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I left Afghanistan empty handed & in my slippers, says ousted president Ghani

Ashraf Ghani (File Photo)

Ousted Afghan president Ashraf Ghani has denied allegations that he transferred large sums of money out of the country before fleeing to the United Arab Emirates.

"I was expelled from Afghanistan in such a way that I didn't even get the chance to take my slippers off my feet and pull on my boots," he added, noting that he had arrived in the Emirates "empty-handed," he said in a recorded video message posted on his Facebook page.

Russia's embassy in Kabul said on Monday that Ghani had fled the country with four cars and a helicopter full of cash and had to leave some money behind as it would not all fit in, the RIA news agency reported.

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"Four cars were full of money, they tried to stuff another part of the money into a helicopter, but not all of it fit. And some of the money was left lying on the tarmac," Nikita Ishchenko, a spokesman for the Russian embassy in Kabul, was quoted as saying by RIA.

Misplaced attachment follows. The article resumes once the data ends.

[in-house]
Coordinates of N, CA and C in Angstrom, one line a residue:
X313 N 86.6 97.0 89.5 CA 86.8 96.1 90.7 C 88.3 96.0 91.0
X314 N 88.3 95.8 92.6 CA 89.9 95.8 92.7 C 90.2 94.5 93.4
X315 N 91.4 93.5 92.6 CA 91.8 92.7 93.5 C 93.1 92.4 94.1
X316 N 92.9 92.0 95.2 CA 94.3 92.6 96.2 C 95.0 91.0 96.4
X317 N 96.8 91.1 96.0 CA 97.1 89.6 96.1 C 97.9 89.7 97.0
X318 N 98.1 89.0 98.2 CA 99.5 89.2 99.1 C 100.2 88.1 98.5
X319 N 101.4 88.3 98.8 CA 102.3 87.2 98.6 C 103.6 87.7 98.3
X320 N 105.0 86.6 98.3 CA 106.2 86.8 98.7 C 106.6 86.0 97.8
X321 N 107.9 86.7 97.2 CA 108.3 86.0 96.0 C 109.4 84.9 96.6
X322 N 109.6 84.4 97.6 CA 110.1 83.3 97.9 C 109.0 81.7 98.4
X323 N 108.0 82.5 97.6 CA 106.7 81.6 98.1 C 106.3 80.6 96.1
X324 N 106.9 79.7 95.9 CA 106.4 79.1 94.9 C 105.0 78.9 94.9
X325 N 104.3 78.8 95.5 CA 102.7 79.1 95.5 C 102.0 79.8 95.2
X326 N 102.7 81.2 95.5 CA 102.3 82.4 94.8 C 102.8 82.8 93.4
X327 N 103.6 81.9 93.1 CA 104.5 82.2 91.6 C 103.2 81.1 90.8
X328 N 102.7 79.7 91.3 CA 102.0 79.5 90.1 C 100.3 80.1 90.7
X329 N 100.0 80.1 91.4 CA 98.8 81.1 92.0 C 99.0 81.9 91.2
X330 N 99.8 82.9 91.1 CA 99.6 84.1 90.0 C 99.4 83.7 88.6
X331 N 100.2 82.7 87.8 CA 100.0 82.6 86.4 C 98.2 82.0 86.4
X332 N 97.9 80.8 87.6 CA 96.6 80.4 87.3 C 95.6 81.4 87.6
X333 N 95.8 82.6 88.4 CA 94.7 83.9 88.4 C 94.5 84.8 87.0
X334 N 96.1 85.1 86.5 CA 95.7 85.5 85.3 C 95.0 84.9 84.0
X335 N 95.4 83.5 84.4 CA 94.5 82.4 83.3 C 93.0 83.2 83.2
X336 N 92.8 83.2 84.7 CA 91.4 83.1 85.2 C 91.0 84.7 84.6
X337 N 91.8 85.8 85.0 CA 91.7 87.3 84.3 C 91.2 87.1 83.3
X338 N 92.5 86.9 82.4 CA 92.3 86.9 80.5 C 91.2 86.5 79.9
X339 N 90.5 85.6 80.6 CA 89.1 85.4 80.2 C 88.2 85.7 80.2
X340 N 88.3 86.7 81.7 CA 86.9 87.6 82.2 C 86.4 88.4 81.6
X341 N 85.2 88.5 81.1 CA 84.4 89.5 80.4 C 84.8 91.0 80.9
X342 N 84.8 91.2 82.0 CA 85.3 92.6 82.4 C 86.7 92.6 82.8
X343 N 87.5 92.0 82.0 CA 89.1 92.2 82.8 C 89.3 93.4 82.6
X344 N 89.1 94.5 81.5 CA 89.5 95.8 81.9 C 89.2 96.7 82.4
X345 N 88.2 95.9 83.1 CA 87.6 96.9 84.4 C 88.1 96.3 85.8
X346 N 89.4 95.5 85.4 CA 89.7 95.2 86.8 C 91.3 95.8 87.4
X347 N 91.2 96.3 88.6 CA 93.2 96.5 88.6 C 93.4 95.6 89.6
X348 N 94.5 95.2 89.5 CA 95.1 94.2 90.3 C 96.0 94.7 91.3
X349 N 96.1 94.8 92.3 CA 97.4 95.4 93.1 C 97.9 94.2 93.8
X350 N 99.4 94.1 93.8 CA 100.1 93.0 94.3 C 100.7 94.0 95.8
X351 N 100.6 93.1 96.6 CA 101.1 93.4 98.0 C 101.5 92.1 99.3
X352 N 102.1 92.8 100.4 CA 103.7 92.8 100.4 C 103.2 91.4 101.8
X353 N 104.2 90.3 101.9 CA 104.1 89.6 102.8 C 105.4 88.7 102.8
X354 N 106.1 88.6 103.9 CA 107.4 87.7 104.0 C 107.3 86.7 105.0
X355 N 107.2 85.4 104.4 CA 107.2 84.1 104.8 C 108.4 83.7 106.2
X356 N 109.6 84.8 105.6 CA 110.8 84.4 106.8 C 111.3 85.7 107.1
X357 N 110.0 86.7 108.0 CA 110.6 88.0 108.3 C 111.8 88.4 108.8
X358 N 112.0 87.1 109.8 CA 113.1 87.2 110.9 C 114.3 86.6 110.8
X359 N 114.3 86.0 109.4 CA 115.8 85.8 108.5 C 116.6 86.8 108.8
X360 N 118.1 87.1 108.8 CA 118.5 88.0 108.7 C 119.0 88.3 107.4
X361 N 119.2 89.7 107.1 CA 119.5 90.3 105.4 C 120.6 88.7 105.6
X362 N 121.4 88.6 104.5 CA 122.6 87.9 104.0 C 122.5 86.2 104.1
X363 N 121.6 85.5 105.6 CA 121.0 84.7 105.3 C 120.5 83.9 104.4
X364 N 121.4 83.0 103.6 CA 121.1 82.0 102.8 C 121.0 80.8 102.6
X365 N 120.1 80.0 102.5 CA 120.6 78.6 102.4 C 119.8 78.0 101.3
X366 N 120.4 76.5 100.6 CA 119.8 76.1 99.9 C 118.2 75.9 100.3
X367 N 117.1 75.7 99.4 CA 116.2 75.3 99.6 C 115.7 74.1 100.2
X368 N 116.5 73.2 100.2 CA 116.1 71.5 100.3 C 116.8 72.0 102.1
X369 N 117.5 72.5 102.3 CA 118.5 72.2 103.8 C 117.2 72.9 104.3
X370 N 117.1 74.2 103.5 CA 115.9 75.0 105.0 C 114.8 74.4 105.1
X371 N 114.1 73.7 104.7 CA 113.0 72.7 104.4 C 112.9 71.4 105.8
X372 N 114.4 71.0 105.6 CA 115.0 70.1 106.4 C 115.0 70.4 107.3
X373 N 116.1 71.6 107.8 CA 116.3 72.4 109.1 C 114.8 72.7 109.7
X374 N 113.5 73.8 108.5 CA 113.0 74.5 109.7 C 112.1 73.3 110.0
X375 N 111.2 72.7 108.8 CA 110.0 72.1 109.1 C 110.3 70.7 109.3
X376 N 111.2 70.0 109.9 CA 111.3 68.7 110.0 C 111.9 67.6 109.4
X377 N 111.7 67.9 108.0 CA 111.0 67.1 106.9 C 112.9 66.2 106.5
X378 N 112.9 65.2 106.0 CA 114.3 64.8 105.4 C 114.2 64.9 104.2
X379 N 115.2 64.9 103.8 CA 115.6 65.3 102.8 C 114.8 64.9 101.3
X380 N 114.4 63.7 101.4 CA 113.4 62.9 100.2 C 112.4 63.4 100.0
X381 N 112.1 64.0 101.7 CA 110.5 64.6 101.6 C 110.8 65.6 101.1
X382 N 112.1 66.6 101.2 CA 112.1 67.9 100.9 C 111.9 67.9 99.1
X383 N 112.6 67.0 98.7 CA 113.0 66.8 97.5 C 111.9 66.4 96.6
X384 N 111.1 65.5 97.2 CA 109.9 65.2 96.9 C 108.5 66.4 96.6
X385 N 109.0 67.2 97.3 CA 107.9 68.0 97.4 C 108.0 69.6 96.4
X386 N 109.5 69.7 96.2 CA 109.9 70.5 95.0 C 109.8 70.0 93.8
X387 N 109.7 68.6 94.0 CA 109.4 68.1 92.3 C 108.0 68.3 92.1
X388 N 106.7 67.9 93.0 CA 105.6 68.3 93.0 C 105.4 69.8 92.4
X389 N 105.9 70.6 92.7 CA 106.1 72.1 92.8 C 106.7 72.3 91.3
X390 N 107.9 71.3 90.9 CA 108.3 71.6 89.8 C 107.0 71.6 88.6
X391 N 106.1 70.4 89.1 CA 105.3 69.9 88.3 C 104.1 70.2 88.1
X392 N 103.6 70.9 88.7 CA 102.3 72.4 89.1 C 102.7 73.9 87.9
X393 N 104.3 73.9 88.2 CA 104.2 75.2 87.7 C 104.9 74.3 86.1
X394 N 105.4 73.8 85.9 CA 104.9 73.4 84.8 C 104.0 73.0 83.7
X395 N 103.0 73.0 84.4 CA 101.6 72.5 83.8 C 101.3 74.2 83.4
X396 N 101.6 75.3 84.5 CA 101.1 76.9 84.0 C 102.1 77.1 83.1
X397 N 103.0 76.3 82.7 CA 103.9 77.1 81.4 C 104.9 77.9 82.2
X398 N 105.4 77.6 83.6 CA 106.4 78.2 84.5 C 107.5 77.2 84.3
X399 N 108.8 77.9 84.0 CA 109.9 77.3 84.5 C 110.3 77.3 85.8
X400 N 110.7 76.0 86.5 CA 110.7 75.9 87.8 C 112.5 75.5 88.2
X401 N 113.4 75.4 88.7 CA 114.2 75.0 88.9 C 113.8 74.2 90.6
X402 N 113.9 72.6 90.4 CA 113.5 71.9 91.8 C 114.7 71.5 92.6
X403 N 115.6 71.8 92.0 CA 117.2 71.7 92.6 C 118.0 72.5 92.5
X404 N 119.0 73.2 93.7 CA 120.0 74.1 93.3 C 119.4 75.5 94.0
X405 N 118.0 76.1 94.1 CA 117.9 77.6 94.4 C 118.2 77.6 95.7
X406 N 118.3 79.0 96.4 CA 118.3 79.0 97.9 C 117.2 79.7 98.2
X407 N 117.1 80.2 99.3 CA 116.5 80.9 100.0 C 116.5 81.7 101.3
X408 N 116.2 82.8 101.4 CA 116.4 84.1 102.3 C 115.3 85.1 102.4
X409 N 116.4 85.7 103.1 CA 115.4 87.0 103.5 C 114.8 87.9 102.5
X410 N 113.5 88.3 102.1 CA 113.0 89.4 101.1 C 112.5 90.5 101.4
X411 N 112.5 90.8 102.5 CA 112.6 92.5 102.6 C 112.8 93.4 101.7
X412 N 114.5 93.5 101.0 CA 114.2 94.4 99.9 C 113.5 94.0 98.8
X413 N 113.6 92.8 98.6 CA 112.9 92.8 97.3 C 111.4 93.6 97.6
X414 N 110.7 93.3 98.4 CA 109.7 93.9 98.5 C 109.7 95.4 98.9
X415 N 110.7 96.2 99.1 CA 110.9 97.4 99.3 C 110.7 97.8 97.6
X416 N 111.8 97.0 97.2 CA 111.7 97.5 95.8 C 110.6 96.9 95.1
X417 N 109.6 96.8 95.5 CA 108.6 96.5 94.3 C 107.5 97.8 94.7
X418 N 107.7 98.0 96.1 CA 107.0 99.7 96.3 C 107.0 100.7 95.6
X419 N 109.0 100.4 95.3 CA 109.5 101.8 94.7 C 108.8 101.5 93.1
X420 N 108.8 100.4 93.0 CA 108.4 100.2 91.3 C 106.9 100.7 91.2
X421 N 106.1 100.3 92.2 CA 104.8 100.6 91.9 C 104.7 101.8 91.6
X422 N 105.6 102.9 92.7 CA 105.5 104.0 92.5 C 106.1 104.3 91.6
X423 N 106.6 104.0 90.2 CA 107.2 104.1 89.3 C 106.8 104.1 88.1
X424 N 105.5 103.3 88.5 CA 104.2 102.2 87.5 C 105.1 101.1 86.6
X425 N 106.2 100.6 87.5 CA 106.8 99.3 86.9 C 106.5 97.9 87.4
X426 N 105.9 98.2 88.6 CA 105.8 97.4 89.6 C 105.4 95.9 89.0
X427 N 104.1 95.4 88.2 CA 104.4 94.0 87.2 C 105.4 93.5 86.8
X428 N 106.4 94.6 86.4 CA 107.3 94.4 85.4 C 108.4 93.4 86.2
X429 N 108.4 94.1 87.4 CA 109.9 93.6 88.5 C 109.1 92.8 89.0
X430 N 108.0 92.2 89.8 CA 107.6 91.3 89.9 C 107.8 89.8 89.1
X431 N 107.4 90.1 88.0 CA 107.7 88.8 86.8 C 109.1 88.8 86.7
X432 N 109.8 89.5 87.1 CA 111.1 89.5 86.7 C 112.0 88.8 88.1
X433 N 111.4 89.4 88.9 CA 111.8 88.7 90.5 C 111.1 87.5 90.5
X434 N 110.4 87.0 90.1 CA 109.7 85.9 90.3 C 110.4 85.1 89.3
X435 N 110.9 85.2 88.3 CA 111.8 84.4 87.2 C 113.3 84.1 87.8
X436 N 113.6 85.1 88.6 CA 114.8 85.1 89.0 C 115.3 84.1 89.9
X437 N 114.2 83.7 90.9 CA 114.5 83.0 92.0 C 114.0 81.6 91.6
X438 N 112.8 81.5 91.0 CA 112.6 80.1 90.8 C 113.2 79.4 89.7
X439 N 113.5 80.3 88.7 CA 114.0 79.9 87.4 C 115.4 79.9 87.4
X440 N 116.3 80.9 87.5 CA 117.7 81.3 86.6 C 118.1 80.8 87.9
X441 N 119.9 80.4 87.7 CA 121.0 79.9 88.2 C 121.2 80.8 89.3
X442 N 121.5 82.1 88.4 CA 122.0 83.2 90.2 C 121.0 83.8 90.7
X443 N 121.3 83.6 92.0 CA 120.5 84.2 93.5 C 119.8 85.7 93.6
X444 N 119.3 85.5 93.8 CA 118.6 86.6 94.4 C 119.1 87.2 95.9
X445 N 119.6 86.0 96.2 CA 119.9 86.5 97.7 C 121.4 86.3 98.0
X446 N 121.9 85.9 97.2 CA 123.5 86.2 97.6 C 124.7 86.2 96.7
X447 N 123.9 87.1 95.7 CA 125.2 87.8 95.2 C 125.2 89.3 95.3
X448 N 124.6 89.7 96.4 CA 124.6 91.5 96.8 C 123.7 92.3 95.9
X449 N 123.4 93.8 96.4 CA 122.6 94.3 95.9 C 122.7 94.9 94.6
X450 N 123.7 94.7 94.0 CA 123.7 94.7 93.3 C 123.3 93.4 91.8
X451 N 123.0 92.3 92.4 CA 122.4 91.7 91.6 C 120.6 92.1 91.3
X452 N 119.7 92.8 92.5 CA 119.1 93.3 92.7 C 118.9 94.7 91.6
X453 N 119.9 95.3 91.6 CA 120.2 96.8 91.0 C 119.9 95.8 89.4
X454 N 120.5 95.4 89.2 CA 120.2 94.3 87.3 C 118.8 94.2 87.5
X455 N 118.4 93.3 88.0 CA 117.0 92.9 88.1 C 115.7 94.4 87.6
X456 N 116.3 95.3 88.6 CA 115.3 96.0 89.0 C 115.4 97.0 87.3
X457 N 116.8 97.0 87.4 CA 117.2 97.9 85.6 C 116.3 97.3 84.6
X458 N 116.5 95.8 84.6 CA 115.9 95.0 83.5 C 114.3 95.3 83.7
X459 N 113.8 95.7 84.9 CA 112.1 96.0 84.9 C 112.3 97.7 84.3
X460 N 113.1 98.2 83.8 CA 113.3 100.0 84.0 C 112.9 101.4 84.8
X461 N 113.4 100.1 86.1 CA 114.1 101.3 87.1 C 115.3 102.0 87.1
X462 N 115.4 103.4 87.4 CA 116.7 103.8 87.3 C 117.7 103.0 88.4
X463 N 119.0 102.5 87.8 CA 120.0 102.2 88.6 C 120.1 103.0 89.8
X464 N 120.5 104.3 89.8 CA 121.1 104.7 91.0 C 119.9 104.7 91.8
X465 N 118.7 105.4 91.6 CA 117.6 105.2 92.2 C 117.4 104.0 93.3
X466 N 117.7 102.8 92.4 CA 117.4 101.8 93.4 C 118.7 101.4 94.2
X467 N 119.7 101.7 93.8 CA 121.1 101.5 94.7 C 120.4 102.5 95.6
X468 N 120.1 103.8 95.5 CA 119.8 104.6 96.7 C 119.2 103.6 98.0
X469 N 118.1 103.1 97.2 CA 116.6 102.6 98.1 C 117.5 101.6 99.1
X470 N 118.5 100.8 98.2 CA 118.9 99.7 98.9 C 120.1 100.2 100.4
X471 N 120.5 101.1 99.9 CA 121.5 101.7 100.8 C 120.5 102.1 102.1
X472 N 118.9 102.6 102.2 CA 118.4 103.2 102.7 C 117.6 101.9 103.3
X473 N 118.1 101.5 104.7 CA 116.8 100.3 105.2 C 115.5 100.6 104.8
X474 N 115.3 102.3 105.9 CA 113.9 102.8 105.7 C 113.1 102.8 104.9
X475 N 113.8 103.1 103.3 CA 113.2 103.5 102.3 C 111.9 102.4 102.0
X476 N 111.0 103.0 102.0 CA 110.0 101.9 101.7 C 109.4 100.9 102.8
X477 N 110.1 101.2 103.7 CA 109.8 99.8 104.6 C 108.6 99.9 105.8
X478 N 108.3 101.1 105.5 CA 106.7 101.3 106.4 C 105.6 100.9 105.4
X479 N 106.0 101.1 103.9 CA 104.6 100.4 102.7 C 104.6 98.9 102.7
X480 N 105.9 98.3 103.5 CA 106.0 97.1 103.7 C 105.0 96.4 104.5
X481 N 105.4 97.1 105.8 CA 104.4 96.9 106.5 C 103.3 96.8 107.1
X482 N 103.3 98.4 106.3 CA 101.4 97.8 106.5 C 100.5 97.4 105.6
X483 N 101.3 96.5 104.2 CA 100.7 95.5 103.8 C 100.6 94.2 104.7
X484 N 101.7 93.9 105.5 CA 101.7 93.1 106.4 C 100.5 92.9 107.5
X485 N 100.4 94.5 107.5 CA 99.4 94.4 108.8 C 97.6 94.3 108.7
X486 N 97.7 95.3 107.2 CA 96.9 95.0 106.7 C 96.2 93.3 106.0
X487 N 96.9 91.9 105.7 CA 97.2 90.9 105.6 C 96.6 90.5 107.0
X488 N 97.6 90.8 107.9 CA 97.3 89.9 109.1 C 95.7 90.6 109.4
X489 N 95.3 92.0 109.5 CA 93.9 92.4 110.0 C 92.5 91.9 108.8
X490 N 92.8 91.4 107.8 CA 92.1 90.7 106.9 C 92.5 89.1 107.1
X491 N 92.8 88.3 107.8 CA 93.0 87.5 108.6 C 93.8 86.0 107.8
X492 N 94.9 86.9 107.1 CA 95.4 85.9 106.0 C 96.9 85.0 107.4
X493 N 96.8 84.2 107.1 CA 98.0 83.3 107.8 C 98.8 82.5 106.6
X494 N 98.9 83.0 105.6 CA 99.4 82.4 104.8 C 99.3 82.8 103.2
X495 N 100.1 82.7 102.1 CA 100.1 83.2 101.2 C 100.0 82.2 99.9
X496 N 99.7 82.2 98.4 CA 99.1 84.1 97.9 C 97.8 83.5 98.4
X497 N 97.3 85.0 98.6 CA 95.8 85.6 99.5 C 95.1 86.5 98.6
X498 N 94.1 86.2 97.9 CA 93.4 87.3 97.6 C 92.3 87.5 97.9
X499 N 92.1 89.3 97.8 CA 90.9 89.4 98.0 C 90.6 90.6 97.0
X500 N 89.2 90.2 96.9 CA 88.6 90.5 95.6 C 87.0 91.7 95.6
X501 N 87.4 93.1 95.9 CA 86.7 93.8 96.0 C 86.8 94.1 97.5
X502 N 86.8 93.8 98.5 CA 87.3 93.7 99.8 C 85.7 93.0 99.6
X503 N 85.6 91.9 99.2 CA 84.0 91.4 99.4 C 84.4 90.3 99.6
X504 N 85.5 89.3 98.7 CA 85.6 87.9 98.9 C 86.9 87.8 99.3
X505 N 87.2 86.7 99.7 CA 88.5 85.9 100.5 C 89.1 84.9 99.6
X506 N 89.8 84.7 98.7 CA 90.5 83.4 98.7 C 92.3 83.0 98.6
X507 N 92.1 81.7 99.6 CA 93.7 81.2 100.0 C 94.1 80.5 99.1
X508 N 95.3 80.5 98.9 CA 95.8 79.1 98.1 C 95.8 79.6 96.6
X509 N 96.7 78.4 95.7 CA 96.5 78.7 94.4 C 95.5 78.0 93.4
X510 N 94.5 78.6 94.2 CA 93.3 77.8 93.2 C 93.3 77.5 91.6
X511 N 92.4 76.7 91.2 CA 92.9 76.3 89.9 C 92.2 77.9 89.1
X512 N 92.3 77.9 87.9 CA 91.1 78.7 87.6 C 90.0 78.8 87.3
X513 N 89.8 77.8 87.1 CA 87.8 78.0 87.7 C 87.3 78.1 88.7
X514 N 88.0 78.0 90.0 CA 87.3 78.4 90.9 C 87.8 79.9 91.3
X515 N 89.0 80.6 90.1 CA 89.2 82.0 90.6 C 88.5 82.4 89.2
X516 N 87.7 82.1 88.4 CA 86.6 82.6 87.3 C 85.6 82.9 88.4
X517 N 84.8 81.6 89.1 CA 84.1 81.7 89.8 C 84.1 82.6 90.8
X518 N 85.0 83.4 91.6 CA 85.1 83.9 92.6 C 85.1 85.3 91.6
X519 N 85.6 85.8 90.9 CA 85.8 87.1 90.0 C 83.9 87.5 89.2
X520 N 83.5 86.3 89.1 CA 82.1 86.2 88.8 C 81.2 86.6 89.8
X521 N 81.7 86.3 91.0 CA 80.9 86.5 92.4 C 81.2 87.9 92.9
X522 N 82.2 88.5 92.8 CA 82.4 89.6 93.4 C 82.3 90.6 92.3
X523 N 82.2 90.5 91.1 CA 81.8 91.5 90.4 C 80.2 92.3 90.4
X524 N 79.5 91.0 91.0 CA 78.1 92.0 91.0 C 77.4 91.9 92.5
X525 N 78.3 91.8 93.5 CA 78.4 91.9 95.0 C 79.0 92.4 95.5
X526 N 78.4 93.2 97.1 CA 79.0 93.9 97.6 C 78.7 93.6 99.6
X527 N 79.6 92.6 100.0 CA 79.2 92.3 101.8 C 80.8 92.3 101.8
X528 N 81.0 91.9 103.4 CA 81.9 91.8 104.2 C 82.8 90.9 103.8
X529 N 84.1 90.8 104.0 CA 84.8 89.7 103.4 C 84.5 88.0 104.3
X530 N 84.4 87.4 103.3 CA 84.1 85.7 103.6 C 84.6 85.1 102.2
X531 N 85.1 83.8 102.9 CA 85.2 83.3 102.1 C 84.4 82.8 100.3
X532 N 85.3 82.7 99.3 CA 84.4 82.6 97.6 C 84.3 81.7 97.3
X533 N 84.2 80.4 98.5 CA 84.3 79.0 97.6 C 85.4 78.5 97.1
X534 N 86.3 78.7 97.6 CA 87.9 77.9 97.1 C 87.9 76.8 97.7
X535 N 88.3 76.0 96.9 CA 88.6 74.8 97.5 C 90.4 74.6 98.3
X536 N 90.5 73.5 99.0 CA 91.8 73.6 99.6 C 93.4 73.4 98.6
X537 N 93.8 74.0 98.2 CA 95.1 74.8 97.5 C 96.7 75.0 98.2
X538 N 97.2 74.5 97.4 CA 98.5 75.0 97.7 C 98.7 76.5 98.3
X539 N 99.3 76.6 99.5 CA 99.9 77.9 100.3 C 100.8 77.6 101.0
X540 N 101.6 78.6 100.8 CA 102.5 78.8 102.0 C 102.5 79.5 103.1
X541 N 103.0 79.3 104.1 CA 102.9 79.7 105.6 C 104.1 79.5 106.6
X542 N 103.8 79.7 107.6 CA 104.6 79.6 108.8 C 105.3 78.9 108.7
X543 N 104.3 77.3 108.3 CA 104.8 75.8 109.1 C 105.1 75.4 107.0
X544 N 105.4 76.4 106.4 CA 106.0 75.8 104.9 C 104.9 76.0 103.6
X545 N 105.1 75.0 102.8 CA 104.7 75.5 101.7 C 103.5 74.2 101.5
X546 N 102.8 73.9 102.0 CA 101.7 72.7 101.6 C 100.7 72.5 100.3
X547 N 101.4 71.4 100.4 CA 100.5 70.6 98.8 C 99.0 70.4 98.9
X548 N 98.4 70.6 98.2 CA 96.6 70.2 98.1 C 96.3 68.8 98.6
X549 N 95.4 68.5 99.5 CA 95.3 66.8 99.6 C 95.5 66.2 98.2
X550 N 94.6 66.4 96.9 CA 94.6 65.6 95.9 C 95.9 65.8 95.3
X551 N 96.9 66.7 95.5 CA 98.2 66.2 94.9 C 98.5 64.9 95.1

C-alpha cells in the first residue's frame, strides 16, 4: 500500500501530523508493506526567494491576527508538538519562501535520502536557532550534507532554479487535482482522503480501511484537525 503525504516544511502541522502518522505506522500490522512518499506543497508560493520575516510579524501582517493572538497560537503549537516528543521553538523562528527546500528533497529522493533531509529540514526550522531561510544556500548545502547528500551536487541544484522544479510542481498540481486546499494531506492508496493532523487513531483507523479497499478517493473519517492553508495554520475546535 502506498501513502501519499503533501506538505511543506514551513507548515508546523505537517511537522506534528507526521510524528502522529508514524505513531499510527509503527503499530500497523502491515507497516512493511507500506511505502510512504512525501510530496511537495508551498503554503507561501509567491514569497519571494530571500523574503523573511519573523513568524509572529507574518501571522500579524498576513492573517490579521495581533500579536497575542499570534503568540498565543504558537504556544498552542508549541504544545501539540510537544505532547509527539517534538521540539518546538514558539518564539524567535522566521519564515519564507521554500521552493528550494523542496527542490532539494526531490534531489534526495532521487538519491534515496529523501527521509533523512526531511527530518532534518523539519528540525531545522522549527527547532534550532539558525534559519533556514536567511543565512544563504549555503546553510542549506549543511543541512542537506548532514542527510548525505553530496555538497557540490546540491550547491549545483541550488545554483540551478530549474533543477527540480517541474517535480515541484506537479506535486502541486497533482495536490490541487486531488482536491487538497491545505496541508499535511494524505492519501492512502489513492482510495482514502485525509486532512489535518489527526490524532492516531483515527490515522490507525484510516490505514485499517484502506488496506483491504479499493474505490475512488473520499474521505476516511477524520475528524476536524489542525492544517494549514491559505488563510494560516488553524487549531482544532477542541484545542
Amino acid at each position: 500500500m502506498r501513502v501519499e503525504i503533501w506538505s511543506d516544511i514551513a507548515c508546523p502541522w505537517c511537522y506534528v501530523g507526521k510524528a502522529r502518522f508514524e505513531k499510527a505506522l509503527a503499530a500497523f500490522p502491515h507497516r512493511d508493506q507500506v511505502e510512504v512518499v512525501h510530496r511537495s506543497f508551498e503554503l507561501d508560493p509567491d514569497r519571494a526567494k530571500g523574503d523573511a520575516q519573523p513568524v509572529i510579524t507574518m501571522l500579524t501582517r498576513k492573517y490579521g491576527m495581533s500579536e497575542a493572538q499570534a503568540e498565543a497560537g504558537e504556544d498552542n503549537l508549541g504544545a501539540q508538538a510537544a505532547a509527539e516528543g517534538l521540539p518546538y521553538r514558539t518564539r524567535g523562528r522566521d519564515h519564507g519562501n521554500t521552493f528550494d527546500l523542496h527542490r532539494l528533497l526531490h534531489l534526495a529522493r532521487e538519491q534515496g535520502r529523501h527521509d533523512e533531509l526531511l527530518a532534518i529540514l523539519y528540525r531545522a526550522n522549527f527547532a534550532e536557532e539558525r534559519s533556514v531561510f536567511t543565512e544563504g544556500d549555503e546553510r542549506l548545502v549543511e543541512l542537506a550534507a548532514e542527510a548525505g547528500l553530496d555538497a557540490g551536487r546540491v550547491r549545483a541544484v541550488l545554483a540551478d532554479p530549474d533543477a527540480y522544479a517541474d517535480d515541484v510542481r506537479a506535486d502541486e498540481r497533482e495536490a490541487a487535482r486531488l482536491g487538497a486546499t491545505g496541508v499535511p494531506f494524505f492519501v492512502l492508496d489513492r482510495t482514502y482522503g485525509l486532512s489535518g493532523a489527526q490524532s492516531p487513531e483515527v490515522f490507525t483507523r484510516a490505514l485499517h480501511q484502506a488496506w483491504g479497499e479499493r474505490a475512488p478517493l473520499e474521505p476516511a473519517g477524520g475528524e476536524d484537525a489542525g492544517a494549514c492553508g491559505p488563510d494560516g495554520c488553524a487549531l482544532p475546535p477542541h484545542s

Ghani said, "For now, I am in the Emirates so that bloodshed and chaos is stopped."

The UAE confirmed Wednesday he was being hosted there on "humanitarian grounds".

"Do not believe whoever tells you that your president sold you out and fled for his own advantage and to save his own life. These accusations are baseless… and I strongly reject them," Ghani added.

"Had I stayed there, an elected president of Afghanistan would have been hanged again right before the Afghans' own eyes," he remarked.

He was referring to the first time the Taliban seized power in Kabul in 1996 when they had dragged former communist president Mohammed Najibullah from a United Nations office and hanged him from lamp post in a public street.

He also said he was making efforts to "safeguard the rule of Afghans over our country", without offering details.

Meanwhile, the Taliban, who pledged to form a peaceful regime in Afghanistan,   met former Afghan president Hamid Karzai and former chief executive officer Abdullah Abdullah on Wednesday.

Ghani said that he supported those negotiations and was in talks to return home even though it was his political rival Abdullah Abdullah who announced that the president had left the country on Sunday.

The United States reiterated on Wednesday that it did not consider Ashraf Ghani as a player in Afghanistan.

"He is no longer a figure in Afghanistan," Deputy Secretary of State Wendy Sherman told journalists in Washington. However, she refused to comment on the United Arab Emirates' decision to grant him asylum.